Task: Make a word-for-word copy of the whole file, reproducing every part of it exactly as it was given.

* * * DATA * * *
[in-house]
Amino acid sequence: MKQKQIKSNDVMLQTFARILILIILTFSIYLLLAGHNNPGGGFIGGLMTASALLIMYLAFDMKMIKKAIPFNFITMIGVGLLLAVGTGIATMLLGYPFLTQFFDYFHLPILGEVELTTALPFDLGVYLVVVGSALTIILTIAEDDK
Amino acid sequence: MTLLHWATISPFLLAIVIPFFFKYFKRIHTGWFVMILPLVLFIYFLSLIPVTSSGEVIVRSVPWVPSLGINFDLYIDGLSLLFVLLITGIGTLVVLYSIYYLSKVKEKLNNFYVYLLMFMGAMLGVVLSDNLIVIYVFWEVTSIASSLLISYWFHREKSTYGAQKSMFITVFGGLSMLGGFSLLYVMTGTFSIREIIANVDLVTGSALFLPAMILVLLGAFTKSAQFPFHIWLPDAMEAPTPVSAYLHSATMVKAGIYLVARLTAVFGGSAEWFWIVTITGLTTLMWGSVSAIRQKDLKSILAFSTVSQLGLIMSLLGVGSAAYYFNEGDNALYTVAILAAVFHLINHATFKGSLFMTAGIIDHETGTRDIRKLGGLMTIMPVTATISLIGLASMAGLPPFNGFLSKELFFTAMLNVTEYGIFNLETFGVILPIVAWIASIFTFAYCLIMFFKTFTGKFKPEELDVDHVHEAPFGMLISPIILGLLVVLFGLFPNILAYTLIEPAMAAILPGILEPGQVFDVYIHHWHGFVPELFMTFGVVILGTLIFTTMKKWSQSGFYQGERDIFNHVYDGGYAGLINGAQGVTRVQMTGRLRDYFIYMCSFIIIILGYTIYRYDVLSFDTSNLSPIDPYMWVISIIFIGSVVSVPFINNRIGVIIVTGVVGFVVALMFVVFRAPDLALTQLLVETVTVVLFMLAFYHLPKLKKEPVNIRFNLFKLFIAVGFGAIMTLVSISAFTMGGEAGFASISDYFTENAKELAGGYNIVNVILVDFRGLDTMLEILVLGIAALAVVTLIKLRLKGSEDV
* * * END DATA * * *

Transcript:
[in-house]
Amino acid sequence: MKQKQIKSNDVMLQTFARILILIILTFSIYLLLAGHNNPGGGFIGGLMTASALLIMYLAFDMKMIKKAIPFNFITMIGVGLLLAVGTGIATMLLGYPFLTQFFDYFHLPILGEVELTTALPFDLGVYLVVVGSALTIILTIAEDDK
Amino acid sequence: MTLLHWATISPFLLAIVIPFFFKYFKRIHTGWFVMILPLVLFIYFLSLIPVTSSGEVIVRSVPWVPSLGINFDLYIDGLSLLFVLLITGIGTLVVLYSIYYLSKVKEKLNNFYVYLLMFMGAMLGVVLSDNLIVIYVFWEVTSIASSLLISYWFHREKSTYGAQKSMFITVFGGLSMLGGFSLLYVMTGTFSIREIIANVDLVTGSALFLPAMILVLLGAFTKSAQFPFHIWLPDAMEAPTPVSAYLHSATMVKAGIYLVARLTAVFGGSAEWFWIVTITGLTTLMWGSVSAIRQKDLKSILAFSTVSQLGLIMSLLGVGSAAYYFNEGDNALYTVAILAAVFHLINHATFKGSLFMTAGIIDHETGTRDIRKLGGLMTIMPVTATISLIGLASMAGLPPFNGFLSKELFFTAMLNVTEYGIFNLETFGVILPIVAWIASIFTFAYCLIMFFKTFTGKFKPEELDVDHVHEAPFGMLISPIILGLLVVLFGLFPNILAYTLIEPAMAAILPGILEPGQVFDVYIHHWHGFVPELFMTFGVVILGTLIFTTMKKWSQSGFYQGERDIFNHVYDGGYAGLINGAQGVTRVQMTGRLRDYFIYMCSFIIIILGYTIYRYDVLSFDTSNLSPIDPYMWVISIIFIGSVVSVPFINNRIGVIIVTGVVGFVVALMFVVFRAPDLALTQLLVETVTVVLFMLAFYHLPKLKKEPVNIRFNLFKLFIAVGFGAIMTLVSISAFTMGGEAGFASISDYFTENAKELAGGYNIVNVILVDFRGLDTMLEILVLGIAALAVVTLIKLRLKGSEDV